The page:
HM: Where did you live before Ullapool and what made you move there? Were you looking for places in the NW or highlands in general or was it something specific about Ullapool?

Before moving to Ullapool I lived in Edinburgh for quite a while and although that it was great at the time I eventually became disheartened with the city; the noise, the traffic, having to spend 2-3 hours in the car to get anywhere. A long time ago I’d had a summer job in Ullapool and it had always been in the back of my mind to move there permanently. For me Ullapool had the right balance between isolation and services. I didn’t want to drive for half-an-hour to buy a pint of milk or have to commute to work. Lochaber was another possibility, but it can still get pretty busy during the summer down there and the weather can be awfully wet! The weather in the far North West isn’t as bad as people think and Ullapool probably gets less rain than Glasgow. Lastly, really like living by the sea.

HM: What are the best things about living in Ullapool and it's surrounding area?

The best thing is definitely the ease of access to fantastic wild countryside. Just being able to look out your window to check the weather, then go and do things locally is wonderful. Living in the country makes you more aware of the changing seasons and I like that. There is a much slower pace of life in the village and people just have more time for each other. There is also a sense of trust and community which is absent from the city.

HM: Do you find it a welcoming place and have you made friends with many of your neighbours?

On the whole people are friendly, certainly a lot more so than in the city. When I moved to Ullapool it was the middle of summer and busy with tourists and seasonal workers. A new face just didn’t stand out and it was only when things quietened down that I found it easy to make new friends. The population is approximately half locals and half incomers, and the locals can appear to be pretty cautious of outsiders. I’d say most of the people I’ve become friends with are incomers like myself.

HM: Do you work in Ullapool itself? What are the main options for work in the area? Do you know people who live in Ullapool but work in Inverness or elsewhere? Do you find most people work in a narrow range of jobs or do you know lots of people who do many different things?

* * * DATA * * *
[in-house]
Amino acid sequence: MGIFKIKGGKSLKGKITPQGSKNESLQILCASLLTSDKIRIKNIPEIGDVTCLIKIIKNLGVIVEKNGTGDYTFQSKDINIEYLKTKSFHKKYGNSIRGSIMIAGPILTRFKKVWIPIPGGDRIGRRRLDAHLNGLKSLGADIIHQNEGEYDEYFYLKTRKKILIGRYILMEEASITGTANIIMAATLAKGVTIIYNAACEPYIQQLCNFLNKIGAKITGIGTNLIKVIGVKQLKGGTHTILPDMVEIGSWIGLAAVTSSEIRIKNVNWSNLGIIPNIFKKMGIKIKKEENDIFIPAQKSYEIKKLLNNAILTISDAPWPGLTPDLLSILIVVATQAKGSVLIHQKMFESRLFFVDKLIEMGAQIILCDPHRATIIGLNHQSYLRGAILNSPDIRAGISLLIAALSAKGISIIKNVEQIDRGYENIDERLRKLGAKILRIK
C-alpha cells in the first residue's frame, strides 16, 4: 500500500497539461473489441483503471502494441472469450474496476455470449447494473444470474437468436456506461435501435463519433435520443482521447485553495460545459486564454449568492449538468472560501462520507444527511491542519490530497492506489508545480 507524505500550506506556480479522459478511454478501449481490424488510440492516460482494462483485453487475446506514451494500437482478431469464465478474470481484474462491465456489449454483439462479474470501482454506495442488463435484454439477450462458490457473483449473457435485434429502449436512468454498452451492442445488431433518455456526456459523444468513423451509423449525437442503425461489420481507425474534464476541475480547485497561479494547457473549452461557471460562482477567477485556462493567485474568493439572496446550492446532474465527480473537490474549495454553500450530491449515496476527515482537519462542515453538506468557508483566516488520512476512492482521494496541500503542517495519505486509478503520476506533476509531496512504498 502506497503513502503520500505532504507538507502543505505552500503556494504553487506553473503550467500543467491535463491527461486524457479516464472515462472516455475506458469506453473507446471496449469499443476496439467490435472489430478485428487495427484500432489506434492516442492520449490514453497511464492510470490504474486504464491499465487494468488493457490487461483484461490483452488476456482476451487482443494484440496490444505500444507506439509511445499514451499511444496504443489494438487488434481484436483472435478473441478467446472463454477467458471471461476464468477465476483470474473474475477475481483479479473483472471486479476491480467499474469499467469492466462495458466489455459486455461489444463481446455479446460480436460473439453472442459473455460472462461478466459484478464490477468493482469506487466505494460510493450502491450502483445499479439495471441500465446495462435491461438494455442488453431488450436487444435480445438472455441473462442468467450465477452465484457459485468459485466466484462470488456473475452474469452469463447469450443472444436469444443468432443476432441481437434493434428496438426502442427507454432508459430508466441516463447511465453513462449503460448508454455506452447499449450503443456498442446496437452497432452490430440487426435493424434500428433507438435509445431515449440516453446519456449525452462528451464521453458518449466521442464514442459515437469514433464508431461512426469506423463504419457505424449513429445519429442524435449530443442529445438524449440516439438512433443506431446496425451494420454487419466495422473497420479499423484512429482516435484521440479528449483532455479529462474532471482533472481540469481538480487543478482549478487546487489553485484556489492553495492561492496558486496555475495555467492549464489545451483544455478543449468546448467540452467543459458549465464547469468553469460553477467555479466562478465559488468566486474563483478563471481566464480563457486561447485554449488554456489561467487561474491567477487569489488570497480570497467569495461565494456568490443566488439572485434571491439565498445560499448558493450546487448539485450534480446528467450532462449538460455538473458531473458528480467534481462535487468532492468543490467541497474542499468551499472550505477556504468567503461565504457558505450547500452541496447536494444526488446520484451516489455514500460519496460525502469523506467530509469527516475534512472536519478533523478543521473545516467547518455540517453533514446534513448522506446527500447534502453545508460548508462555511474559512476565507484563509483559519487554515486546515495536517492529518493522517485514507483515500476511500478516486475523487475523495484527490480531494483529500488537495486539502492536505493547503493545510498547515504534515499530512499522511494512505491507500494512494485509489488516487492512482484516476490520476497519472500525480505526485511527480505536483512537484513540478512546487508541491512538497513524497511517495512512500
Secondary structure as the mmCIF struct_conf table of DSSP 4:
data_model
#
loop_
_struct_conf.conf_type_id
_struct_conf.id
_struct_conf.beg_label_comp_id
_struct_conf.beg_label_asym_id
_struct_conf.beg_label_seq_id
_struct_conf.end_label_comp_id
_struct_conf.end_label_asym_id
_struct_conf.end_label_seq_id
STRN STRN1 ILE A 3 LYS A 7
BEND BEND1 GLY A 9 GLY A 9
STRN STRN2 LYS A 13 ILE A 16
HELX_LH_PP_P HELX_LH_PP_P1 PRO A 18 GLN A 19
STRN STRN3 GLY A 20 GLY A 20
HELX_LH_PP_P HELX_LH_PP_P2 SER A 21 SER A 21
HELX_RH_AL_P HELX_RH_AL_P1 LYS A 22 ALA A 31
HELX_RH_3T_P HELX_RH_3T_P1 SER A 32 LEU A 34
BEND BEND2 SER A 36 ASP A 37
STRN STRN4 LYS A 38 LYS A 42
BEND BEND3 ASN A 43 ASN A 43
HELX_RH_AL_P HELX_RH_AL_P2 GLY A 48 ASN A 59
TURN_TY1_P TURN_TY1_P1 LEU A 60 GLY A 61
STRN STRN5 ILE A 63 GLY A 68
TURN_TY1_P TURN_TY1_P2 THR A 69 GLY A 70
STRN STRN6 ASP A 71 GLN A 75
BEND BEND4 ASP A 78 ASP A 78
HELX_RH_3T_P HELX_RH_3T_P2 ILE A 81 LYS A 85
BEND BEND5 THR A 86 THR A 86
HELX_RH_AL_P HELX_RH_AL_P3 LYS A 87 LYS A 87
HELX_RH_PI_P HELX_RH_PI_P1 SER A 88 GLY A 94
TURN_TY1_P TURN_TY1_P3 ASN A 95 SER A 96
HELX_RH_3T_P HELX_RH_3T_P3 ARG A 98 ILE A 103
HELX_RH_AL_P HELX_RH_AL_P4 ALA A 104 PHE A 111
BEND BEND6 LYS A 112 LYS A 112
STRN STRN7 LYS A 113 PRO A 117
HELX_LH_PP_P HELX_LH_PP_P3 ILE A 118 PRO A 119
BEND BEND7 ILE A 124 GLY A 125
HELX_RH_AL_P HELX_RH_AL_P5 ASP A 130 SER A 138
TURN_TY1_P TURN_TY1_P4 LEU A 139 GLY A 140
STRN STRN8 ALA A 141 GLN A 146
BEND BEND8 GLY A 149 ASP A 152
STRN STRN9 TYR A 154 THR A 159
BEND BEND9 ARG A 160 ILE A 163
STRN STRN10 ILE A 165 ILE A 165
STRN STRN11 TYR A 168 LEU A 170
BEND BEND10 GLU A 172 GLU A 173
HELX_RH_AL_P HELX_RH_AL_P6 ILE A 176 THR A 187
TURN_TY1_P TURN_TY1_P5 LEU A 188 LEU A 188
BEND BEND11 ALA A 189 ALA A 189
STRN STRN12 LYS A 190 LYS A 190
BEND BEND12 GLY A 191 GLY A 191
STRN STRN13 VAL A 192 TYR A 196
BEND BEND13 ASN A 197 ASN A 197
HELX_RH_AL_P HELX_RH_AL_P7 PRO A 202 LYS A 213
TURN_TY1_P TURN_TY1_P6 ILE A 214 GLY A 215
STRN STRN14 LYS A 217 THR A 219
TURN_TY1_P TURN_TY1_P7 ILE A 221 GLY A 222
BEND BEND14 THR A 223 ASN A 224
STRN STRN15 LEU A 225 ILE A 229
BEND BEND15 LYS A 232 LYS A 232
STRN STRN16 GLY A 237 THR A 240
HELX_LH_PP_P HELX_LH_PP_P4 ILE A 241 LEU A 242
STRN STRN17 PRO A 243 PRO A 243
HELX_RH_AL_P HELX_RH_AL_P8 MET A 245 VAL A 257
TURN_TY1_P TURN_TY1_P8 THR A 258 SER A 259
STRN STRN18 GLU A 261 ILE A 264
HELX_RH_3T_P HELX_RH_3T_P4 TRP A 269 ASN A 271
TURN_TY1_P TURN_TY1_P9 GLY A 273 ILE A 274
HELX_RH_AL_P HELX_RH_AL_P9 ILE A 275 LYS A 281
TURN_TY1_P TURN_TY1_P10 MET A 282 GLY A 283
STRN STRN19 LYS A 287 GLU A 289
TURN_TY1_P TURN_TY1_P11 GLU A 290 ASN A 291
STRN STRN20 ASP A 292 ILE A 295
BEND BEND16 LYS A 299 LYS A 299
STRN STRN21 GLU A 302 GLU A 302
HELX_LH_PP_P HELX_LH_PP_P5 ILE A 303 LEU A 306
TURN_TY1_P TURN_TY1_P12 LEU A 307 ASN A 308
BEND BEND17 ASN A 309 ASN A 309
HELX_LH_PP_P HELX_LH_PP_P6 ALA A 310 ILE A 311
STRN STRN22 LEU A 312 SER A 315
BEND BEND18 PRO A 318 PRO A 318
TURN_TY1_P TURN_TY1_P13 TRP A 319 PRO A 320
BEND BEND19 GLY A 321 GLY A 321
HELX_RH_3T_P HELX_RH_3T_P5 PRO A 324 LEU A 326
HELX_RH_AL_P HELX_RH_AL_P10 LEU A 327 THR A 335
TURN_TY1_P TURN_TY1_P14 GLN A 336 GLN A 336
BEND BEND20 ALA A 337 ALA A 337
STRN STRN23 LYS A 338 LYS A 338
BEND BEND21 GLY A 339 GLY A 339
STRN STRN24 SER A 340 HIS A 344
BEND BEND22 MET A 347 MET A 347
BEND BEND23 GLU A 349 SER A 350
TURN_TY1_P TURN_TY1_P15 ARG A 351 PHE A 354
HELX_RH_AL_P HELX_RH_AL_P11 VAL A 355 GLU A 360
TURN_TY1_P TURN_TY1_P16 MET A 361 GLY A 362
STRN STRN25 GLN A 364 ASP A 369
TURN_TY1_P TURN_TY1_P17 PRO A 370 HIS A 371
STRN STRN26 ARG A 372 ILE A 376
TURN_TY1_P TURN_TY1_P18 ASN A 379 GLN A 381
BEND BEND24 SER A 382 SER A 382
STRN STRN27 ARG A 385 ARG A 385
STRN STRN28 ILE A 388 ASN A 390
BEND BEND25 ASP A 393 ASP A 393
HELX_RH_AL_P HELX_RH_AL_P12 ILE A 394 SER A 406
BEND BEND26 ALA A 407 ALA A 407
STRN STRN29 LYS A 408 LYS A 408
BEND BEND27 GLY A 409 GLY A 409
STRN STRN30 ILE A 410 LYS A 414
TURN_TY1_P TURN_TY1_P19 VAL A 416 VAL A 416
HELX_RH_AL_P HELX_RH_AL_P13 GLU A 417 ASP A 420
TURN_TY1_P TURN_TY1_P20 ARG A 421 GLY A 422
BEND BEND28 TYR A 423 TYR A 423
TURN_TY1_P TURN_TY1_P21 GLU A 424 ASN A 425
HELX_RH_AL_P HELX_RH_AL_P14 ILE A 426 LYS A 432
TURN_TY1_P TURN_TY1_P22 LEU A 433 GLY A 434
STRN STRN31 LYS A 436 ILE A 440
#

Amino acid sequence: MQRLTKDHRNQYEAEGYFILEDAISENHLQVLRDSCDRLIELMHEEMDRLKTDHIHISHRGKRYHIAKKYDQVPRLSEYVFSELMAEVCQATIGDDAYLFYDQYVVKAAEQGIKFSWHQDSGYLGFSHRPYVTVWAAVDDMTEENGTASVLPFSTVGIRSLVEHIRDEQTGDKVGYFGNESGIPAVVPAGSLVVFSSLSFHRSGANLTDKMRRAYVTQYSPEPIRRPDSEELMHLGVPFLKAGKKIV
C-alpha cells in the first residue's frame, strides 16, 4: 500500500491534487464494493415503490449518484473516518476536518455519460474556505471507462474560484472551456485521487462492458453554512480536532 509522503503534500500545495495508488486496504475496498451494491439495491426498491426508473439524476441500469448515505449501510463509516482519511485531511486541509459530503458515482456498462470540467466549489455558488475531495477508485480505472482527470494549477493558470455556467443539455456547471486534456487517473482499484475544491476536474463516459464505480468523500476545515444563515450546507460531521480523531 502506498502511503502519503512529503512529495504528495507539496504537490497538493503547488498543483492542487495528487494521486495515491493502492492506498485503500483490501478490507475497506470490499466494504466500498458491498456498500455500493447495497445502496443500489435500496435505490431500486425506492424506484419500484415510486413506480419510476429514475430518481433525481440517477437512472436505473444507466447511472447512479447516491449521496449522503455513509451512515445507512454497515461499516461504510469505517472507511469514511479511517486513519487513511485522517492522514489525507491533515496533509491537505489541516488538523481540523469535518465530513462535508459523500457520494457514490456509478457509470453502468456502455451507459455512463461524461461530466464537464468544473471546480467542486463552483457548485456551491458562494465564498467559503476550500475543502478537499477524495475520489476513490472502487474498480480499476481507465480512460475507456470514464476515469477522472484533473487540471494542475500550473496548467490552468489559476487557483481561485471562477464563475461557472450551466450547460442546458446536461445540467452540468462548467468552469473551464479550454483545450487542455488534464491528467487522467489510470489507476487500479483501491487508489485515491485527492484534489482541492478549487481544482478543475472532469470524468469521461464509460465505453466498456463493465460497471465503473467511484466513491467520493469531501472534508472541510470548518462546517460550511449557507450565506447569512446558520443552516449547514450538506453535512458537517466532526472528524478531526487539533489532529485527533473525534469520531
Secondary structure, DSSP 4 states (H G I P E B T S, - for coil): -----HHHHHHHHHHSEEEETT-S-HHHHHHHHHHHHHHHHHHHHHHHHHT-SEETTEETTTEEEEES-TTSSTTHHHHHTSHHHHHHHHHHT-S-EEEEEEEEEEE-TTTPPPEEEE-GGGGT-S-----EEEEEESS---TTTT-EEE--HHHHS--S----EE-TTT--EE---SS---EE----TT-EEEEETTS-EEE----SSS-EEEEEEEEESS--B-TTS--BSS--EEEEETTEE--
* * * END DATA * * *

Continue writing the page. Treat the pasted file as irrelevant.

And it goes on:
Most options for jobs in Ullapool are tourist based. The main season is May to October when there’s lots a jobs in hotels and shops, and I’ve ended up working in various shops. Some people work in the rapidly declining fishing industry or offshore. Many people have more than one job so they can earn as much as they can in the summer. In the winter things are very quiet and some places shut for January. Not many people commute to Inverness as it’s at least an hour away, but quite a few people commute into Ullapool from Achiltibhuie and Dundonnel. Like many places in the Highlands the biggest job opportunities are for qualified tradesmen like plumbers or electricians. Wages are low but the quality of life is high.

HM: I know you are an outdoor person - do you find the North West’s climate difficult? Do you get frustrated with rain and dark winters, or does being so close to the places you do sport make up for that?

Actually I don’t have much problem there. I like to do a lot of different things which I can fit around the seasons and weather. Because I work part time in the winter, I see a lot more daylight than I would with a 9-5 job in the city. Also, although you can get some bad spells the weather is often not as bad as people in the central belt might think. Honest.

HM: If you had another choice for where to move to in the Highlands and Islands, where would it be and why?

Lochaber was somewhere I considered, because of greater range of job opportunities, but I think I made the right decision.

HM: Any other comments/observations on living in Ullapool or advice for others thinking about moving?

The biggest problem with moving to Ullapool is finding somewhere to stay, especially during the summer. Renting and buying are difficult, as many places are only let as holiday accommodation and the housing market is very small. Things are slowly improving with more housing being built, but the villagers get really frustrated when new houses are snapped up for holiday homes at inflated prices.

Finally, you’ll NEVER get used to the midges and do watch out for deer on
the roads in the winter.

Here are some sites where you can explore Ullapool on the web:
Undiscovered Scotland Ullapool guide
Ullapool webring